BANGKOK — A film set in Isaan was approved by state censors after its makers did away with what they say was its most powerful scene: A monk bawling over his ex-girlfriend’s coffin.
After cutting out the brief scene in which monk Phra Siang despairs at his ex-girlfriend’s funeral, “Thi Baan The Series 2.2” was approved Thursday by the National Film and Video Committee. It will premiere Saturday in cinemas nationwide rated for audiences over 15.
On Tuesday, the filmmakers announced the film had not passed the board because it contained “sensitive” content about Buddhism. The film’s release was indefinitely postponed at the time.
The film, shot in Isaan, is directed by 27-year-old Surasak Pongsorn from Isaan’s Sisaket province. He said the team put in hard work to shoot the scene.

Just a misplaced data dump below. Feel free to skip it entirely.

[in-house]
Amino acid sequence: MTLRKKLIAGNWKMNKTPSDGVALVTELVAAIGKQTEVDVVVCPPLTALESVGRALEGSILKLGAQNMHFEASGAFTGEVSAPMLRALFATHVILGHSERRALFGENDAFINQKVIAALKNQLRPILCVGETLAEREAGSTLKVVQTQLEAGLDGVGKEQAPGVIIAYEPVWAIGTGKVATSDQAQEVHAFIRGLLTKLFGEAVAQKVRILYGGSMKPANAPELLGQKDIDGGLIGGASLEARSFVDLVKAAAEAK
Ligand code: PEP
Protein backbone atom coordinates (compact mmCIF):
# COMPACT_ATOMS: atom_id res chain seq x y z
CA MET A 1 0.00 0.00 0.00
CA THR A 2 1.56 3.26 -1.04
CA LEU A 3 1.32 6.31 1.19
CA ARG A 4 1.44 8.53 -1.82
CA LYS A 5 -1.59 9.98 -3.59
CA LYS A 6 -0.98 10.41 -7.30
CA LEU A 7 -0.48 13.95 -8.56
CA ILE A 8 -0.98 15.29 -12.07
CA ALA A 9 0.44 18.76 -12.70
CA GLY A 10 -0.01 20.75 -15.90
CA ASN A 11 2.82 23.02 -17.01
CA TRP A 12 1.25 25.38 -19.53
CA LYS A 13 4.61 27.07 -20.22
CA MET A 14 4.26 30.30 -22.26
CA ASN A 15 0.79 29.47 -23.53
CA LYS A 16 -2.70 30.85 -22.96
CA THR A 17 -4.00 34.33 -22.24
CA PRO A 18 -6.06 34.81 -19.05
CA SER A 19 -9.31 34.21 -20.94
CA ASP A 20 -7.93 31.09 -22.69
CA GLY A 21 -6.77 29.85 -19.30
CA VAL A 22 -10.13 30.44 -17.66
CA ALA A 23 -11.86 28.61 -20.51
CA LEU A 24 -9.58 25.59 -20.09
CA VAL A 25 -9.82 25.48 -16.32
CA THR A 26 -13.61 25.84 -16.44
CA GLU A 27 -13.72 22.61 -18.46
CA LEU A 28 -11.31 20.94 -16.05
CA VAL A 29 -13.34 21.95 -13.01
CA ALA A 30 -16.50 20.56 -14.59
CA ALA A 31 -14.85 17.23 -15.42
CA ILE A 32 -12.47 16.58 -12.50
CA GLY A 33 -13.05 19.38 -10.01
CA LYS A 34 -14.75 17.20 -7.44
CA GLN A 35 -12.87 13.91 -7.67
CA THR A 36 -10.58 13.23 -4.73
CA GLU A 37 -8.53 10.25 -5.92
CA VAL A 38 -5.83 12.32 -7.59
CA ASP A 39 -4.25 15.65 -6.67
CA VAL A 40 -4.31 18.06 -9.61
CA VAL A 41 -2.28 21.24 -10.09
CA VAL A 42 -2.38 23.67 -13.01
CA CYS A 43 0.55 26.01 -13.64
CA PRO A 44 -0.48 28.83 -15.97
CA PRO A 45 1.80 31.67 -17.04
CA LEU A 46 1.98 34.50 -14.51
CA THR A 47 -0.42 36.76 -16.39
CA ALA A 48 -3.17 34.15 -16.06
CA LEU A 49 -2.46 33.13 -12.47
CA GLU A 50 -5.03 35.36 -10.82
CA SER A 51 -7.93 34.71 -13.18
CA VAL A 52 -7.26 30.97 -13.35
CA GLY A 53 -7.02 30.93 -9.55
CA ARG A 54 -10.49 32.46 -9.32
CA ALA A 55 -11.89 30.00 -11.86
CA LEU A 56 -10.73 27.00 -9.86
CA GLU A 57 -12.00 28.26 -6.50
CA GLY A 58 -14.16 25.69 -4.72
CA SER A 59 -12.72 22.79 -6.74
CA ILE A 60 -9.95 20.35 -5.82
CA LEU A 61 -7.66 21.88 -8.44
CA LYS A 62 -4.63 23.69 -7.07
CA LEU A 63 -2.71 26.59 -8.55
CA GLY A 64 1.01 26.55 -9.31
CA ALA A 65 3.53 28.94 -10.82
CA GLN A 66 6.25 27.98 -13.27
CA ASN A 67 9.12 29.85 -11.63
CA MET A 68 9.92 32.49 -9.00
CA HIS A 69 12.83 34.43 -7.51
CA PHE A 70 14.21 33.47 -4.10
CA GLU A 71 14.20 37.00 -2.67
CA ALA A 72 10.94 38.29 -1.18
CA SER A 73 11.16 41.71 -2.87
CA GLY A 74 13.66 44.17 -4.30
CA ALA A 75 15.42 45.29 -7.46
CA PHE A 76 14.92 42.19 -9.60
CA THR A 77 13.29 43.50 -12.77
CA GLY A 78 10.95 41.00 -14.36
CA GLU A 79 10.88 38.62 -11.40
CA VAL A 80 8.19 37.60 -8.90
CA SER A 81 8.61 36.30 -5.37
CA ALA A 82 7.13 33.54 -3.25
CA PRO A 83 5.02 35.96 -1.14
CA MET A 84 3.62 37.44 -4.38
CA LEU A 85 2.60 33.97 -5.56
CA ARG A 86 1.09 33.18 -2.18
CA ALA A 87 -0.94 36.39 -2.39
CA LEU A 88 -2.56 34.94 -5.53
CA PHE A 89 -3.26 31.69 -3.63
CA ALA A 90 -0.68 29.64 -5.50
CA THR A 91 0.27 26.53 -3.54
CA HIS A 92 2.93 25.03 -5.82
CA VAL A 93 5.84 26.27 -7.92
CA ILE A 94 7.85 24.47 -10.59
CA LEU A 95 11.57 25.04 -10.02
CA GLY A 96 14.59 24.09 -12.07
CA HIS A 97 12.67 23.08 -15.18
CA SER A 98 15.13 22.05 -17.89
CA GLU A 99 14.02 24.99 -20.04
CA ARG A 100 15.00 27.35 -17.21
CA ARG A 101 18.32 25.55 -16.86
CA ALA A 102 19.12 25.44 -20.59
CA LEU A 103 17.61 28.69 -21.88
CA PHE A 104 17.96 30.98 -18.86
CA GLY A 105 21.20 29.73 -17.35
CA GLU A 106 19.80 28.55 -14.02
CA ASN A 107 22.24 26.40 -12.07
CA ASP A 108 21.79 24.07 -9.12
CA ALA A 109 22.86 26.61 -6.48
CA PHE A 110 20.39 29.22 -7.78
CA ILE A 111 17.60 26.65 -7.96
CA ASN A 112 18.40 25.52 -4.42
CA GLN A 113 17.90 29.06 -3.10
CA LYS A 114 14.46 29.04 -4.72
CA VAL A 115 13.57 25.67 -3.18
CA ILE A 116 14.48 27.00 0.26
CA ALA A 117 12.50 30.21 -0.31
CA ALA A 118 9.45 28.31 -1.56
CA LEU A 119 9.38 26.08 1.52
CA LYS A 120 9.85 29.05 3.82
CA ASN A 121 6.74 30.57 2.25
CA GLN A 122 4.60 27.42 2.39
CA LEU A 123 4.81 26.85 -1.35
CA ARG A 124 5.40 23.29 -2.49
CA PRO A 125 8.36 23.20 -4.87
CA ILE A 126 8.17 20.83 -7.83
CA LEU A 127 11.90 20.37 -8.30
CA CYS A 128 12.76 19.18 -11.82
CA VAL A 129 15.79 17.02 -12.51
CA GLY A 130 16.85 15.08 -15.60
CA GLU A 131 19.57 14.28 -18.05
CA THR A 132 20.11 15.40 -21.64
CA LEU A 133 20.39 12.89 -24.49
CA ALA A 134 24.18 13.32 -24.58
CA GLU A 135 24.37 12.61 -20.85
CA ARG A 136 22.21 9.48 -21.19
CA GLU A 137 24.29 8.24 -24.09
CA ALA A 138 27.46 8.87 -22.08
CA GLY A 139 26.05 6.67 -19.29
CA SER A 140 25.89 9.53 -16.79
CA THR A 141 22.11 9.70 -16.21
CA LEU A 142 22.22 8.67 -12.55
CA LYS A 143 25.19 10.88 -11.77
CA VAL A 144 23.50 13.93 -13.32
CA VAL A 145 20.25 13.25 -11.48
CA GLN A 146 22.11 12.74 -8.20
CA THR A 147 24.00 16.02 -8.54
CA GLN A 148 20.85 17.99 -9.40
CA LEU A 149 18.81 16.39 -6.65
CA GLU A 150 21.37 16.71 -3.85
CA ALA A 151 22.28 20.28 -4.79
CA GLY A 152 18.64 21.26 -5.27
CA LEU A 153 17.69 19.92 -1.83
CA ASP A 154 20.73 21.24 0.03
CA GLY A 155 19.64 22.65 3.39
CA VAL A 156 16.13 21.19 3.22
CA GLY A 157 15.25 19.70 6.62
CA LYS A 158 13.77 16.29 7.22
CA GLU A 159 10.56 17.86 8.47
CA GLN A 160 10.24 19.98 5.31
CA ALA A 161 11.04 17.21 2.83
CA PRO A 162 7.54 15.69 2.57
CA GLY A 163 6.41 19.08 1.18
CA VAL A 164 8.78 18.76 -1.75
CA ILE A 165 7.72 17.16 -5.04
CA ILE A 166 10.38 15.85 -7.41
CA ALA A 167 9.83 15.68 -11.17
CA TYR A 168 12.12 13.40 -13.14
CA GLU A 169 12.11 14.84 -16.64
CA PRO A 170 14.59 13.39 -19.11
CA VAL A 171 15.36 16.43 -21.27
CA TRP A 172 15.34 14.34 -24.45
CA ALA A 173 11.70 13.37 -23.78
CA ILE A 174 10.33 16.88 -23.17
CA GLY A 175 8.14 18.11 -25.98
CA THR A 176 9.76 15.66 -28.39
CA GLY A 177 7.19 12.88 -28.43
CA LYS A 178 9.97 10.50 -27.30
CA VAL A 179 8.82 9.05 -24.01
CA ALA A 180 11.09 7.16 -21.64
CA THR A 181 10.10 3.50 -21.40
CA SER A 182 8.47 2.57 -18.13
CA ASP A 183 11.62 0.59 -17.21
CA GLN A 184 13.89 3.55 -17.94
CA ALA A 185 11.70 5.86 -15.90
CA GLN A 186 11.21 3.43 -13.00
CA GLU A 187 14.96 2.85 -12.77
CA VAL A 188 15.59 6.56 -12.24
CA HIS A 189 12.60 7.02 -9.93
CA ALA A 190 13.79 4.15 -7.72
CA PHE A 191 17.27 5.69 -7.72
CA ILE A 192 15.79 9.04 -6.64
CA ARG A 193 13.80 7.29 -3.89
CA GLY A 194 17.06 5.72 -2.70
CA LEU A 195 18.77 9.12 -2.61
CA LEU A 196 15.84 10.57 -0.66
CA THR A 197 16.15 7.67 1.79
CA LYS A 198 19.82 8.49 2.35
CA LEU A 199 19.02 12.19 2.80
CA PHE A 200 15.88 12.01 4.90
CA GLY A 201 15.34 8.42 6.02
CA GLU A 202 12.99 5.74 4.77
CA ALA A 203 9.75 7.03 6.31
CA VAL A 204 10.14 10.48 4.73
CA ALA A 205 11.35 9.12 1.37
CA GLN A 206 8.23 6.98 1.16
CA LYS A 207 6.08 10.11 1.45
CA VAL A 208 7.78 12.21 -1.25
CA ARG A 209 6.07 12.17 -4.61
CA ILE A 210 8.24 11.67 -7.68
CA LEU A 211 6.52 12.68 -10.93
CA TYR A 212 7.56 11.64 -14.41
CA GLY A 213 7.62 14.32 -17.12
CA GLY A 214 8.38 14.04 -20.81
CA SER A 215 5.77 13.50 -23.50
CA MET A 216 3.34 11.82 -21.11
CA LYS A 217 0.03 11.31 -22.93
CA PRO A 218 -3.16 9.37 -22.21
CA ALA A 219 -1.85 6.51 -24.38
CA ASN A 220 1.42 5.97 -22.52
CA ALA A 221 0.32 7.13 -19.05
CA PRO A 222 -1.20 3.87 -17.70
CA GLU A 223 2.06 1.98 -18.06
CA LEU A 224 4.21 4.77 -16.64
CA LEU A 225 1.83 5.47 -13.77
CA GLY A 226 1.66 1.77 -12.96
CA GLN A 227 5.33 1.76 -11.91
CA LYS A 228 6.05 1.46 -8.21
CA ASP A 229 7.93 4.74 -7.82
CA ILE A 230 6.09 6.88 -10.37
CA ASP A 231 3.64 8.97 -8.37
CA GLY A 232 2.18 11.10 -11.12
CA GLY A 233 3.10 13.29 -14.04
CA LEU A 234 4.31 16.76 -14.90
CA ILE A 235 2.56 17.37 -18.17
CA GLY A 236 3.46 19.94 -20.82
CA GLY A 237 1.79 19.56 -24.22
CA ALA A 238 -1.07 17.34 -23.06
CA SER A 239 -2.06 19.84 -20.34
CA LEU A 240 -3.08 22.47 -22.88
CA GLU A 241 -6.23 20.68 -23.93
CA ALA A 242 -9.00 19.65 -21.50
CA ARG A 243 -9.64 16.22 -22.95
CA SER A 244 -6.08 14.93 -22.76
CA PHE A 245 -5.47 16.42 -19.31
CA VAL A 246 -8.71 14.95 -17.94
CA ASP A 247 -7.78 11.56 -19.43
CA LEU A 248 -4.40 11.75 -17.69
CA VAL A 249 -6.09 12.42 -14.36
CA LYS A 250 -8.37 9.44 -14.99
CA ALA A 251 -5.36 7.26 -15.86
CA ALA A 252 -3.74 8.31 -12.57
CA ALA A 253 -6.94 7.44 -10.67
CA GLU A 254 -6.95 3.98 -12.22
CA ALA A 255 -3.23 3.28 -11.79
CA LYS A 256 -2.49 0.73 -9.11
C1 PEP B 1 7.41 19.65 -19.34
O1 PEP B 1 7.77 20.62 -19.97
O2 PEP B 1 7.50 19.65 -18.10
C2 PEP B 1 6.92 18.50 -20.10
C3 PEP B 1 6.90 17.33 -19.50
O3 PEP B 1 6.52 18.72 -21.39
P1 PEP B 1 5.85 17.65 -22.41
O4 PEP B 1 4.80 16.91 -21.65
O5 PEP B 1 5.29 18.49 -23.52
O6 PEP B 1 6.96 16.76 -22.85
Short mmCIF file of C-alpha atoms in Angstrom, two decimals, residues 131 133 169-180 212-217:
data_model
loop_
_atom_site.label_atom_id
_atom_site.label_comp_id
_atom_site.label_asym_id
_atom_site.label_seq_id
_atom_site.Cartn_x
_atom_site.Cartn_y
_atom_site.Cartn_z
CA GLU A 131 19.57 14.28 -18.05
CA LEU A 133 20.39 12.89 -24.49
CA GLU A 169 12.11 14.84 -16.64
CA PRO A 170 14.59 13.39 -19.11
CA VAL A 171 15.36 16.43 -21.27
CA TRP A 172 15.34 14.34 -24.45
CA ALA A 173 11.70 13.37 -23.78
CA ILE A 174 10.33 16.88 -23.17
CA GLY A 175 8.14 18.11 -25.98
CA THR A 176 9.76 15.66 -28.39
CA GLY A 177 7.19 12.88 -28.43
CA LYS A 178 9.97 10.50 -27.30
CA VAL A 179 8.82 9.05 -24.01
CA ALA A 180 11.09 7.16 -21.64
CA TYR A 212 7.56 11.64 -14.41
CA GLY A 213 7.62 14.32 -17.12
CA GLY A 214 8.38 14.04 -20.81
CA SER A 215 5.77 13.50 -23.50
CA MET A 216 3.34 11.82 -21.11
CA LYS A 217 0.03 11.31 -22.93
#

“We prepared for this scene one day and took two days to shoot it because we hoped it would be the saddest part of the film,” Surasak wrote, adding that they had to “beg” a homeowner for permission to shoot the funeral scene as it is considered bad luck.
“If this scene needs to be cut out, I’m okay,” Surasak continued. “But I gotta admit that the film won’t be as perfect as it was meant to be. I feel sorry for the fans who won’t be able to watch the scene, which is supposed to represent the film’s climax.”
“Thi Baan The Series 2.2” was initially scheduled for release in theaters today before it was pulled.
Although the crew agreed to delete the scene, representatives of the Thai Film Director Association on Wednesday demanded the censor board use consistent standards when reviewing movies. They also said the move damages the artistic value of films for audiences.
“The cinematic work will be ruined because that scene is so emotional,” said Thanit Jitnukul, association director. “If the scene is cut out so it can be shown in cinemas, it is once again means Thai audiences get to watch a film that isn’t its best. This has happened many times before.”